It’s Brutal Out Here: This Year’s Albums That Critiqued Sexism In The Music Industry

Last month, Dr. Luke, despite accusations of rape, sexual assault, and emotional abuse by Kesha, charted at No. 1 on Billboard’s ranking of hot producers. Also last month, The Recording Academy nominated comedian Louis C.K. for a Grammy, despite numerous accusations of sexual misconduct. This is all to say that the music industry often has no regard for the safety of women.

This becomes more and more obvious over time. Earlier this year, it seemed like we, as a collective society, were reflecting on the way we treated Britney Spears. Our recognition of this situation of sexism, though, was quickly commodified and made into a documentary, which happens quite frequently, giving the impression that speaking out about trauma in this industry is only necessary if it is profitable.

So maybe it was inevitable that some of the biggest releases this year would consist of women verbalizing the poor treatment they deal with in the process of making and releasing art. Olivia Rodrigo’s Sour, which arrived in May after the unspooling of memorable, wildly successful singles, painted a portrait of a young woman who’s tired of having to constantly prove herself as smarter and more mature than anyone would typically estimate. Many people — mostly men — were surprised that they took a liking to this female pop star; lots of pretentious music-lovers argued with one another over the genre of her songs. Are we allowed to throw the term rock in there? Alternative? Punk? (On a similar note, a lot of headlines dubbed Sour as a breakup album, and a lot of other headlines claimed it is not “just” a breakup album. They’re right, it’s not, but would it be a problem if it was?)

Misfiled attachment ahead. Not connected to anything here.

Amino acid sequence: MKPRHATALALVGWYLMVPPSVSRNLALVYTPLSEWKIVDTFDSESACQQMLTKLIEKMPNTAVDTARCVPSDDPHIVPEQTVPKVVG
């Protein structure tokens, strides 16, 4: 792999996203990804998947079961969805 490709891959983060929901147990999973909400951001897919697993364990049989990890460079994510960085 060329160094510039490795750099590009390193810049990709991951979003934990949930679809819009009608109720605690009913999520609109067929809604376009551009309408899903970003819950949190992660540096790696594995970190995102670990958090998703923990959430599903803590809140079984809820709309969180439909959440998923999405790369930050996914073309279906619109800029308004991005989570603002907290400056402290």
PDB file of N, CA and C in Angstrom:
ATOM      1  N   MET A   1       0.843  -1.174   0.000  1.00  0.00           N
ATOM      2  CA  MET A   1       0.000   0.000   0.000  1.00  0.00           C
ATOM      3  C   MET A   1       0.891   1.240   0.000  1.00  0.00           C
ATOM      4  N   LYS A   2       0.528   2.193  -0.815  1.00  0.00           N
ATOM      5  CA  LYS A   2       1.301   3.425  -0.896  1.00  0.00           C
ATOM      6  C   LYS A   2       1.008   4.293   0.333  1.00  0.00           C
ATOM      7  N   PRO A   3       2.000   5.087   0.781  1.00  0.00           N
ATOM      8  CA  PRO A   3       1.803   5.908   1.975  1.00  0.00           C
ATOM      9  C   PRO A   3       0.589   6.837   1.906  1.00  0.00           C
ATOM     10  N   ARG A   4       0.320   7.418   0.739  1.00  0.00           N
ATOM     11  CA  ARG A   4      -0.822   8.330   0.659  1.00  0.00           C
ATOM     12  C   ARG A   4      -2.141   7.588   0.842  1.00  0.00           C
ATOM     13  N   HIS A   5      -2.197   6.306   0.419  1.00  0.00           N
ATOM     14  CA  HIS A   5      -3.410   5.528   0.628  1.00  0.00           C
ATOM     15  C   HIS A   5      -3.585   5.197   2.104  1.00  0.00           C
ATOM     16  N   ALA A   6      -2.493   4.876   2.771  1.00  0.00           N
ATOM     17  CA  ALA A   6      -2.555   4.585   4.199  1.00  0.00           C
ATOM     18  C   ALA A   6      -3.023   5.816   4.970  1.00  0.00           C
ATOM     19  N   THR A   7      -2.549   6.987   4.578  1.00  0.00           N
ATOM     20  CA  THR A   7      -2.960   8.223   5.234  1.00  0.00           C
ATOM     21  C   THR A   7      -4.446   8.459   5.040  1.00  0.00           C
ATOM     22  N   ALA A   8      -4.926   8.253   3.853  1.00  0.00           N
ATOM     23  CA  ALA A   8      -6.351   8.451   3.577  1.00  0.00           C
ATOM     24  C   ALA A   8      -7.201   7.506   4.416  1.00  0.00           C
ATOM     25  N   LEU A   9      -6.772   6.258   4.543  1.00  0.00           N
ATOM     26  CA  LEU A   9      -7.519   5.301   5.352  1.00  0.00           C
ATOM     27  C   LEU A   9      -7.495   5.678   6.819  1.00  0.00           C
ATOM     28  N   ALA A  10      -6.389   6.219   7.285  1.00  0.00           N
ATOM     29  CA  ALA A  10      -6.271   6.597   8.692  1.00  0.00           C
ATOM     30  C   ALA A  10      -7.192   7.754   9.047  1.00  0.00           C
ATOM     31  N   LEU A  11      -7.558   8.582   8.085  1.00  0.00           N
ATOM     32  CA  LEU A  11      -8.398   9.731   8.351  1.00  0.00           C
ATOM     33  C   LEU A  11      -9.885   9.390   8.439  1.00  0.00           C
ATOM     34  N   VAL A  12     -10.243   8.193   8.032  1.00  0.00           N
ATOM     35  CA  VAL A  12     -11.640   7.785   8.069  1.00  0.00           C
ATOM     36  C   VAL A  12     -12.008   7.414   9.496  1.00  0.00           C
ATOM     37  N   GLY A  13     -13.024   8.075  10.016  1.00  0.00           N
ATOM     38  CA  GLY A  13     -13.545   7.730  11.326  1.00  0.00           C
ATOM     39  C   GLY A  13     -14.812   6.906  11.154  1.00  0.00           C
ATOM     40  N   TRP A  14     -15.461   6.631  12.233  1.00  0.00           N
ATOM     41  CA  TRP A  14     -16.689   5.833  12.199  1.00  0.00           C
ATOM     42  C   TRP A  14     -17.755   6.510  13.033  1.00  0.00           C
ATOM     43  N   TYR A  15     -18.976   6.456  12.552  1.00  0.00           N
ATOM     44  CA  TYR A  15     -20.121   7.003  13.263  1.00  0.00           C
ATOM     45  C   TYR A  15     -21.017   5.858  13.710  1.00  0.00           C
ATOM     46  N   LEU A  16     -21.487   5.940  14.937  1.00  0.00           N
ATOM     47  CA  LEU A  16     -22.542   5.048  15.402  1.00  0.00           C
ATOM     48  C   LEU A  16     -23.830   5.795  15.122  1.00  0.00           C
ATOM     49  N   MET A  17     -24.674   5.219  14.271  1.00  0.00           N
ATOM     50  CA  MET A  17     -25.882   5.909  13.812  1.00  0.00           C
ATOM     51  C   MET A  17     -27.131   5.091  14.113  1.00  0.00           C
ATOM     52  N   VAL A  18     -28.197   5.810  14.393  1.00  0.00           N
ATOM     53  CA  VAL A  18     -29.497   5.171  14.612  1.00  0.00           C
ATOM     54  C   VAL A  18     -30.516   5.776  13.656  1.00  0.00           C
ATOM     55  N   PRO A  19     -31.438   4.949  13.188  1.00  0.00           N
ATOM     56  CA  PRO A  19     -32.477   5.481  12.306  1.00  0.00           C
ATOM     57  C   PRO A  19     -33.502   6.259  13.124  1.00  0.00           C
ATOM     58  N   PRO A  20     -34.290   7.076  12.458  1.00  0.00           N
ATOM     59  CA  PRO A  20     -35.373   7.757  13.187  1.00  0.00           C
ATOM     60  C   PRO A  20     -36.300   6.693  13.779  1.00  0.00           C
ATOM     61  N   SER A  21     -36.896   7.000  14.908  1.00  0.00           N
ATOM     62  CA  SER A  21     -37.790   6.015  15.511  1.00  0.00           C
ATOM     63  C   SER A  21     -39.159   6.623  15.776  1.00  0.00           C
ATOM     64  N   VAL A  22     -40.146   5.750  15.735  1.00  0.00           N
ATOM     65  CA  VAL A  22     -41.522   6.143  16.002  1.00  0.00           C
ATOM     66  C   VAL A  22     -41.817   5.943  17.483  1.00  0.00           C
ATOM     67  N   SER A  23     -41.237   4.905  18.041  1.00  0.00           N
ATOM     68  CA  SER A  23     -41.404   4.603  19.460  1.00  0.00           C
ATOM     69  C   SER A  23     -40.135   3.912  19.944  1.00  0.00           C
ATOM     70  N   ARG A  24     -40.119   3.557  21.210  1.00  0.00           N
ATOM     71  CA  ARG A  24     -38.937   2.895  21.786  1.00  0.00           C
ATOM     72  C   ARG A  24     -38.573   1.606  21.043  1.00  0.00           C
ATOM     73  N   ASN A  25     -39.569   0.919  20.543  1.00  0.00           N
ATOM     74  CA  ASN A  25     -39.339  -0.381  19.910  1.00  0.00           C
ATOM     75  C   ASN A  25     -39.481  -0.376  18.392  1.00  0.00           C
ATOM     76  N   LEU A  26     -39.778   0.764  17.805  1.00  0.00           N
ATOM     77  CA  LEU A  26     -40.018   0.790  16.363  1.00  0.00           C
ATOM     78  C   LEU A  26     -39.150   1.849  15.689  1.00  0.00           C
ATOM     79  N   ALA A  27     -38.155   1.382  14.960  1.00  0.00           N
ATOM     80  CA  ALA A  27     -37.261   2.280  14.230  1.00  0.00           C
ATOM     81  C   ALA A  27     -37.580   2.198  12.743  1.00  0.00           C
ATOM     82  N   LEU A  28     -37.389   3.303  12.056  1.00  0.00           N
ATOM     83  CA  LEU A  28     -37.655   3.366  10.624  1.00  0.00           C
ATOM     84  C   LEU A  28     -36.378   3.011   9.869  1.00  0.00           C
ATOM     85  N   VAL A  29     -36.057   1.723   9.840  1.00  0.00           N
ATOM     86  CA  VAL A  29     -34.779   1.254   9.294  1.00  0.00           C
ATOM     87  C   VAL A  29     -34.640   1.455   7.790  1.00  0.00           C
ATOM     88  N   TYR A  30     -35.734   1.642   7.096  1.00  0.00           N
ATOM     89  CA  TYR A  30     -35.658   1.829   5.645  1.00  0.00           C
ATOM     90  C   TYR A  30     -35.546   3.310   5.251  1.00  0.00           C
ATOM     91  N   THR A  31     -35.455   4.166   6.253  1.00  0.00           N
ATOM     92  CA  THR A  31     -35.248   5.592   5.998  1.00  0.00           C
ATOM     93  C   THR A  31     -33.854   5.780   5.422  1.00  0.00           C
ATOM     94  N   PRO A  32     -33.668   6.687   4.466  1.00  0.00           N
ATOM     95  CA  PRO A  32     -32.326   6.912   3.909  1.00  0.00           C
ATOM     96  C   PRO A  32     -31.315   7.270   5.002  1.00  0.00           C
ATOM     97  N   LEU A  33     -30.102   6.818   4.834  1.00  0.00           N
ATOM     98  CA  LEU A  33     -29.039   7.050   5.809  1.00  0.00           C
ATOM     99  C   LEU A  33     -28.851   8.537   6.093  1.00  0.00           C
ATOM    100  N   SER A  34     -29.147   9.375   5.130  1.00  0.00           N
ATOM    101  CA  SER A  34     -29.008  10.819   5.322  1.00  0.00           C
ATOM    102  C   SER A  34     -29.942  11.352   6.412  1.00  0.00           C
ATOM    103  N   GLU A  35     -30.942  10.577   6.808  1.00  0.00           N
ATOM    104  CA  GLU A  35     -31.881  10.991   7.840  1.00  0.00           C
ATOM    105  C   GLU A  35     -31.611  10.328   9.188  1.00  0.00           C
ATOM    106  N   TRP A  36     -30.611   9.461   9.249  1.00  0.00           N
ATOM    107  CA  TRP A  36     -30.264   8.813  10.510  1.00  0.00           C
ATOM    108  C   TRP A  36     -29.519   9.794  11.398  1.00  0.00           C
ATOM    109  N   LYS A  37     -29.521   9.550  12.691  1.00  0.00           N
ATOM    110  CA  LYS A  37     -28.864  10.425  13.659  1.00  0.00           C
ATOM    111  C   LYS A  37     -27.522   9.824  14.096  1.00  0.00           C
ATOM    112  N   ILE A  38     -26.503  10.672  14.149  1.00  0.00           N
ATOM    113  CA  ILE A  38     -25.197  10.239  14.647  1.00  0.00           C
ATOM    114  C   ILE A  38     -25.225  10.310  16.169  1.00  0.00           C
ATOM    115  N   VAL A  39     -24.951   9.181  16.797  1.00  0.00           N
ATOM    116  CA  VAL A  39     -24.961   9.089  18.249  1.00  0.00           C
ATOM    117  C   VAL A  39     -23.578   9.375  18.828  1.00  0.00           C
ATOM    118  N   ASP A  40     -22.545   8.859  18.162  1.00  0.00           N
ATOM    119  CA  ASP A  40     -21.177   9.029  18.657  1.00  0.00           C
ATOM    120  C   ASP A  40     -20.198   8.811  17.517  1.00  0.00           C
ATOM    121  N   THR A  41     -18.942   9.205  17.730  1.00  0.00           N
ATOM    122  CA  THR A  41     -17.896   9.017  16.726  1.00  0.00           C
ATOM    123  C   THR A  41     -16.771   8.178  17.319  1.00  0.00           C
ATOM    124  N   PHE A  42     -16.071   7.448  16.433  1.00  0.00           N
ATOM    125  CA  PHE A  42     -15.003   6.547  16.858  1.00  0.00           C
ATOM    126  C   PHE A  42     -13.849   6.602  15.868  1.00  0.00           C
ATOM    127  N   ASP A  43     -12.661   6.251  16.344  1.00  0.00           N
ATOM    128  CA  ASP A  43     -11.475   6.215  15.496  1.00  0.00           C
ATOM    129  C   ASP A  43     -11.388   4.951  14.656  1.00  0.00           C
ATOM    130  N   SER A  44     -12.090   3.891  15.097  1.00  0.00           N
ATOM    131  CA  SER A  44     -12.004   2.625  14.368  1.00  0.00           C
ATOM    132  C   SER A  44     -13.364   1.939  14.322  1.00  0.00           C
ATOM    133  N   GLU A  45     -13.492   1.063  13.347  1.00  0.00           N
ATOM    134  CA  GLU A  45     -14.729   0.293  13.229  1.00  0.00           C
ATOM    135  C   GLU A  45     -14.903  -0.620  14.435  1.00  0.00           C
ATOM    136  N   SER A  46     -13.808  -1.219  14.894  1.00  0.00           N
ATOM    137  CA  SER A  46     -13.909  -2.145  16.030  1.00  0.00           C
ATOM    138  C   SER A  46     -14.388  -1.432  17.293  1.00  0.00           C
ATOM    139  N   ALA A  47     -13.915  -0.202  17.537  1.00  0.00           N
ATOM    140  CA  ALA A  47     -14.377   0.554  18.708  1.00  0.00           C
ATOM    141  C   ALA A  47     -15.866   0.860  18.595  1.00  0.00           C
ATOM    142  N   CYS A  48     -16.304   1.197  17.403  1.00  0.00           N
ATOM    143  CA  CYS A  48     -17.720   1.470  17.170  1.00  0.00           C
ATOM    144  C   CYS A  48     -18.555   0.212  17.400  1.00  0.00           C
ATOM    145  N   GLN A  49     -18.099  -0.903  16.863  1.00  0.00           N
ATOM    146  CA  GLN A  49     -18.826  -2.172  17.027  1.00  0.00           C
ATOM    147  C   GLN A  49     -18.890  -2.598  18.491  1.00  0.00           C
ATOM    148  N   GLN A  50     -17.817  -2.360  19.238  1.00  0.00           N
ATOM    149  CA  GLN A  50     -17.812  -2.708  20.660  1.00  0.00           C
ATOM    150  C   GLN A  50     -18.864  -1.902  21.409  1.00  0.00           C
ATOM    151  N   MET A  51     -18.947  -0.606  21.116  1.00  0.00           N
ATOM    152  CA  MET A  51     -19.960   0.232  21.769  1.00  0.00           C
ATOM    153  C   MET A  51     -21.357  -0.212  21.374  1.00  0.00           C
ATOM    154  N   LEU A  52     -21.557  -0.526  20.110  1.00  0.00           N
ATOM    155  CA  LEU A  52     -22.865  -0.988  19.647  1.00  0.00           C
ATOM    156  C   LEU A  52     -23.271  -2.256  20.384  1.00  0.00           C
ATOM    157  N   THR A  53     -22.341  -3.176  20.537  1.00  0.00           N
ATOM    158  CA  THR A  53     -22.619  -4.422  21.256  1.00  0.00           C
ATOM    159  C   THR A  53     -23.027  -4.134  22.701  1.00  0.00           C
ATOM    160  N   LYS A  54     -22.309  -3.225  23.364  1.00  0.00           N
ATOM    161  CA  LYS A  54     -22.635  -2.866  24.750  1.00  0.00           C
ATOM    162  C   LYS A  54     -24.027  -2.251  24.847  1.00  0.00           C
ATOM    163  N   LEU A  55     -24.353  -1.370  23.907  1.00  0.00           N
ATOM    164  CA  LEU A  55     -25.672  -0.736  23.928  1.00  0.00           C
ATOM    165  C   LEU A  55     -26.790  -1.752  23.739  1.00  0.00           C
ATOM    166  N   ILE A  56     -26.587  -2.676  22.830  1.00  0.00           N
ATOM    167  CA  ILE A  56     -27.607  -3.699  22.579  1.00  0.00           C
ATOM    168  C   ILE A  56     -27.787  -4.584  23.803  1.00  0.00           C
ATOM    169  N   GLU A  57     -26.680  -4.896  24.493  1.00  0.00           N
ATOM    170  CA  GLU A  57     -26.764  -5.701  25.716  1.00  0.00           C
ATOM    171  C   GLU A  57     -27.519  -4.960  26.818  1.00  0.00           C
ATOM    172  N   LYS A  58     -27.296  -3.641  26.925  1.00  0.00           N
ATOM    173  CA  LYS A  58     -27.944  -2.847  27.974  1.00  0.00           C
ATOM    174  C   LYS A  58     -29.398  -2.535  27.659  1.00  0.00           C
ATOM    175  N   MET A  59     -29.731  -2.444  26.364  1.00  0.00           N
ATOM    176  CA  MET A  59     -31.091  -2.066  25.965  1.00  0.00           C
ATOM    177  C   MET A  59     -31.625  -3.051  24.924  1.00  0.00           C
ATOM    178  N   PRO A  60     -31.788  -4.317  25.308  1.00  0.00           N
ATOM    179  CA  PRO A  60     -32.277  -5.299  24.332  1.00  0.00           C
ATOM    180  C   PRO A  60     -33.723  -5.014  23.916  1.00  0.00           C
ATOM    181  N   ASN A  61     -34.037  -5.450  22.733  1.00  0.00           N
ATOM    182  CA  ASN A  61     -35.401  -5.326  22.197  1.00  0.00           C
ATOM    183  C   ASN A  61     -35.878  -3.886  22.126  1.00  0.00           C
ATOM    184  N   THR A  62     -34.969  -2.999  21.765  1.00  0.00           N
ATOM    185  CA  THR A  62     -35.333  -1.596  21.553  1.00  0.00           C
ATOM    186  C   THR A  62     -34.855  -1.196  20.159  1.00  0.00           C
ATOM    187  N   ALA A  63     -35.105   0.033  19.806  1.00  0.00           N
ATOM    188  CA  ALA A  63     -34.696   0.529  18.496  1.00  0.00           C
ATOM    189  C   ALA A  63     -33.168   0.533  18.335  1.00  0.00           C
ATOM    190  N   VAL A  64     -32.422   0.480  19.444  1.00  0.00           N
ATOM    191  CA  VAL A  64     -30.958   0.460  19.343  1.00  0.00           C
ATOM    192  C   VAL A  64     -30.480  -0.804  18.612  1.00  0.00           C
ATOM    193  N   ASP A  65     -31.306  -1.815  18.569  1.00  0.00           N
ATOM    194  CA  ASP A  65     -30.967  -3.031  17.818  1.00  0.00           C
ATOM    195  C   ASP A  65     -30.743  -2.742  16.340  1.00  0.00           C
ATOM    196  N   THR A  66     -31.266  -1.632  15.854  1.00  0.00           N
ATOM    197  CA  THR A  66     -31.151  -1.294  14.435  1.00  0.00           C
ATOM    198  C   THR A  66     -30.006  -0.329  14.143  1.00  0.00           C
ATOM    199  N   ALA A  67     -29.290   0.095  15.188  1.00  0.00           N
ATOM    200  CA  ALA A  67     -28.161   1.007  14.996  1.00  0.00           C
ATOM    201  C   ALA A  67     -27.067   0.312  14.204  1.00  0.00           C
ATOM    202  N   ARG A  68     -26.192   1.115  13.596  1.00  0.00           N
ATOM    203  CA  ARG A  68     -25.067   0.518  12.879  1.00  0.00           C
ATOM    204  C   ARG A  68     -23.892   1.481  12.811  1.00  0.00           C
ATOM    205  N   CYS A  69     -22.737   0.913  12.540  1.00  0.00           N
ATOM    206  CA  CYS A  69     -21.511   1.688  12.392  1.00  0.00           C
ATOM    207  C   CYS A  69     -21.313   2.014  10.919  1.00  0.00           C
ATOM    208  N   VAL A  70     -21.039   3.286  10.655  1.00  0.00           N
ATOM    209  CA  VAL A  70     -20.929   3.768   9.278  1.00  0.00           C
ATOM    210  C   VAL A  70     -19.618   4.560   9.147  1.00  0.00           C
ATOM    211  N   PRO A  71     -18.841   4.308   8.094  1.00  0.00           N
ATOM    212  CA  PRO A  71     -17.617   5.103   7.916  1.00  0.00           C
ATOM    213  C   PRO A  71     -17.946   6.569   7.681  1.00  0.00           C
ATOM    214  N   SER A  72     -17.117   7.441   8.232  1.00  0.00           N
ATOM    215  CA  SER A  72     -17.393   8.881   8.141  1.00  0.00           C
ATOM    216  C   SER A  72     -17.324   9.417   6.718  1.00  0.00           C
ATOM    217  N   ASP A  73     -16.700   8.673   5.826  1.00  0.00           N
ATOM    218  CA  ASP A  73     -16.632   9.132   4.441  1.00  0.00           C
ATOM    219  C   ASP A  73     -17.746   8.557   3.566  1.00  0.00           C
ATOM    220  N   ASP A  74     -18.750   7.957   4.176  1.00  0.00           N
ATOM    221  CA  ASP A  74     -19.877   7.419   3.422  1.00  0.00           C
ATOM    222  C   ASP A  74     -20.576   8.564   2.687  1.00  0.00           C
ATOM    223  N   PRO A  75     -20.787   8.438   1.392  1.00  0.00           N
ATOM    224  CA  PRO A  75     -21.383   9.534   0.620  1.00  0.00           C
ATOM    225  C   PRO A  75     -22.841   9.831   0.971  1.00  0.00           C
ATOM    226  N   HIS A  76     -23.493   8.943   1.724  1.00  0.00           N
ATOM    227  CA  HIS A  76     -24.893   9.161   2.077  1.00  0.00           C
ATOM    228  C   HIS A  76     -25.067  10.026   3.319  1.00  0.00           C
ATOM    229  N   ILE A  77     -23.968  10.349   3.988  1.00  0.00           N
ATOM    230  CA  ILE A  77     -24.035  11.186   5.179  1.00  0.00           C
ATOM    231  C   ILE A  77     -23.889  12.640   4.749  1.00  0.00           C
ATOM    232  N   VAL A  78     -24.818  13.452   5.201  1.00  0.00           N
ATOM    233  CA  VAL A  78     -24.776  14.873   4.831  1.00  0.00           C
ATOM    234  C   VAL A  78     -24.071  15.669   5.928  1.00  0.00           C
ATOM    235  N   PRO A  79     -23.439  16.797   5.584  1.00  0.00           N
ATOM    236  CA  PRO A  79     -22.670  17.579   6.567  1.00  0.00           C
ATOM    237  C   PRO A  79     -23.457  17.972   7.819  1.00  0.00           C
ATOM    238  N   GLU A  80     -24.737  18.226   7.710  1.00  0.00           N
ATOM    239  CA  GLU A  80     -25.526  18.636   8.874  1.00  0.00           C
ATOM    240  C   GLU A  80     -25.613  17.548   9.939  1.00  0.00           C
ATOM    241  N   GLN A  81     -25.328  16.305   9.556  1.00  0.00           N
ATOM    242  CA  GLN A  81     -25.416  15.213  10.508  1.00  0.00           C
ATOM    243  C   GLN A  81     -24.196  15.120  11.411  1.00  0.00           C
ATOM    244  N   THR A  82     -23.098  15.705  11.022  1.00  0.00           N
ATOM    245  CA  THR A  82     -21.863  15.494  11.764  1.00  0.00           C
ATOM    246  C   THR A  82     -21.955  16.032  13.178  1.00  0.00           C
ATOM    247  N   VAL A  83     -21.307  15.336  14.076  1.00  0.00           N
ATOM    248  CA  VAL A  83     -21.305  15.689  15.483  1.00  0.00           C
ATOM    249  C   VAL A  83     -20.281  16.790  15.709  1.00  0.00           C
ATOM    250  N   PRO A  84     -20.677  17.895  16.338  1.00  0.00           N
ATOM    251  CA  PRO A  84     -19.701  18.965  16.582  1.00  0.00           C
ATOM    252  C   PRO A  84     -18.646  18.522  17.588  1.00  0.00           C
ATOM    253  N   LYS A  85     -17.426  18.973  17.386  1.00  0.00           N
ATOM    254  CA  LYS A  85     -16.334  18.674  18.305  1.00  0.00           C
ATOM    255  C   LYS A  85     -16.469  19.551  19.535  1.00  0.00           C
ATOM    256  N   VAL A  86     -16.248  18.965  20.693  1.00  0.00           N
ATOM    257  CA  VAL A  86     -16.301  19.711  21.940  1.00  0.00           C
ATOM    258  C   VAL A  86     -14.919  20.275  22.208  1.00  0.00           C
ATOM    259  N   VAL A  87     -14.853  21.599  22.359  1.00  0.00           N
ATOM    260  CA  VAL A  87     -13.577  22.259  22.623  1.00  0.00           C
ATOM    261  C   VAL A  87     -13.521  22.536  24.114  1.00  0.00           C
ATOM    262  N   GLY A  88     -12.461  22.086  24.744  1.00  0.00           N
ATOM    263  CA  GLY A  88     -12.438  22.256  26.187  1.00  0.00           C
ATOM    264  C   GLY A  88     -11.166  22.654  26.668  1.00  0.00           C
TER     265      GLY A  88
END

But that’s beside the point. There’s reason to distrust Rodrigo; she was, after all, a Disney kid, and that can’t be ignored when discussing the colossal impact her debut album had in the music world this year. However, one of the reasons Sour did so well is that it makes you forget all about that. The fierce first track, “Brutal,” is both vulnerable and bombastic, especially when she sings: “And I’m so tired that I might / Quit my job, start a new life / And they’d all be so disappointed / ’Cause who am I, if not exploited?” This — coming from an 18-year-old woman who played a role in the High School Musical mockumentary series — felt monumental. How often is exploitation referred to in pop music, let alone named specifically?

And a lot of this returns to the fact that, well, she is literally a teenager. A majority of the attention that’s placed on her is due to her youth, and Sour seemed determined to not let any listener find her to be naïve. She doesn’t want to be condescended or underestimated.